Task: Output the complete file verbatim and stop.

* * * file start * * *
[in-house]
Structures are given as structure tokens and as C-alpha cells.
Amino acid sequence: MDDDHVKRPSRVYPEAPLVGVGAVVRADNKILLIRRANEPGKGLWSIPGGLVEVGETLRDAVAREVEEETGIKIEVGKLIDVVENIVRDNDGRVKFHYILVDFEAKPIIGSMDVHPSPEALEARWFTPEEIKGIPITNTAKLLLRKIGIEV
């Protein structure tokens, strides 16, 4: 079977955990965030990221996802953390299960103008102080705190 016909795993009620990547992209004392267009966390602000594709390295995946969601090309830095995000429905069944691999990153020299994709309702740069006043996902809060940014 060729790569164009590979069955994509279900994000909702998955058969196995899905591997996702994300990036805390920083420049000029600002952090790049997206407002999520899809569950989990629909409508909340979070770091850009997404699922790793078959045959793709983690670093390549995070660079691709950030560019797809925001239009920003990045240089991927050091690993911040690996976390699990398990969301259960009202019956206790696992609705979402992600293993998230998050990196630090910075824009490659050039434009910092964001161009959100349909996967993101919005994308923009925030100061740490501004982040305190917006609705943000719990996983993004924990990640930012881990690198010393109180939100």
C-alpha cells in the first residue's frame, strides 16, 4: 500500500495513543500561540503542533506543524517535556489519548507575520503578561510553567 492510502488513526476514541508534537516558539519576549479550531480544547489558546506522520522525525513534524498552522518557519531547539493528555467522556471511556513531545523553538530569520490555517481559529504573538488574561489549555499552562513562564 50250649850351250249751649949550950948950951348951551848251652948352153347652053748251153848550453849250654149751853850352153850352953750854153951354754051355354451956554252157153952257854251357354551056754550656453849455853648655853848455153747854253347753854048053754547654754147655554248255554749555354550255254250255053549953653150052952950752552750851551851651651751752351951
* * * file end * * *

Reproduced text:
[in-house]
Structures are given as structure tokens and as C-alpha cells.
Amino acid sequence: MDDDHVKRPSRVYPEAPLVGVGAVVRADNKILLIRRANEPGKGLWSIPGGLVEVGETLRDAVAREVEEETGIKIEVGKLIDVVENIVRDNDGRVKFHYILVDFEAKPIIGSMDVHPSPEALEARWFTPEEIKGIPITNTAKLLLRKIGIEV
């Protein structure tokens, strides 16, 4: 079977955990965030990221996802953390299960103008102080705190 016909795993009620990547992209004392267009966390602000594709390295995946969601090309830095995000429905069944691999990153020299994709309702740069006043996902809060940014 060729790569164009590979069955994509279900994000909702998955058969196995899905591997996702994300990036805390920083420049000029600002952090790049997206407002999520899809569950989990629909409508909340979070770091850009997404699922790793078959045959793709983690670093390549995070660079691709950030560019797809925001239009920003990045240089991927050091690993911040690996976390699990398990969301259960009202019956206790696992609705979402992600293993998230998050990196630090910075824009490659050039434009910092964001161009959100349909996967993101919005994308923009925030100061740490501004982040305190917006609705943000719990996983993004924990990640930012881990690198010393109180939100």
C-alpha cells in the first residue's frame, strides 16, 4: 500500500495513543500561540503542533506543524517535556489519548507575520503578561510553567 492510502488513526476514541508534537516558539519576549479550531480544547489558546506522520522525525513534524498552522518557519531547539493528555467522556471511556513531545523553538530569520490555517481559529504573538488574561489549555499552562513562564 50250649850351250249751649949550950948950951348951551848251652948352153347652053748251153848550453849250654149751853850352153850352953750854153951354754051355354451956554252157153952257854251357354551056754550656453849455853648655853848455153747854253347753854048053754547654754147655554248255554749555354550255254250255053549953653150052952950752552750851551851651651751752351951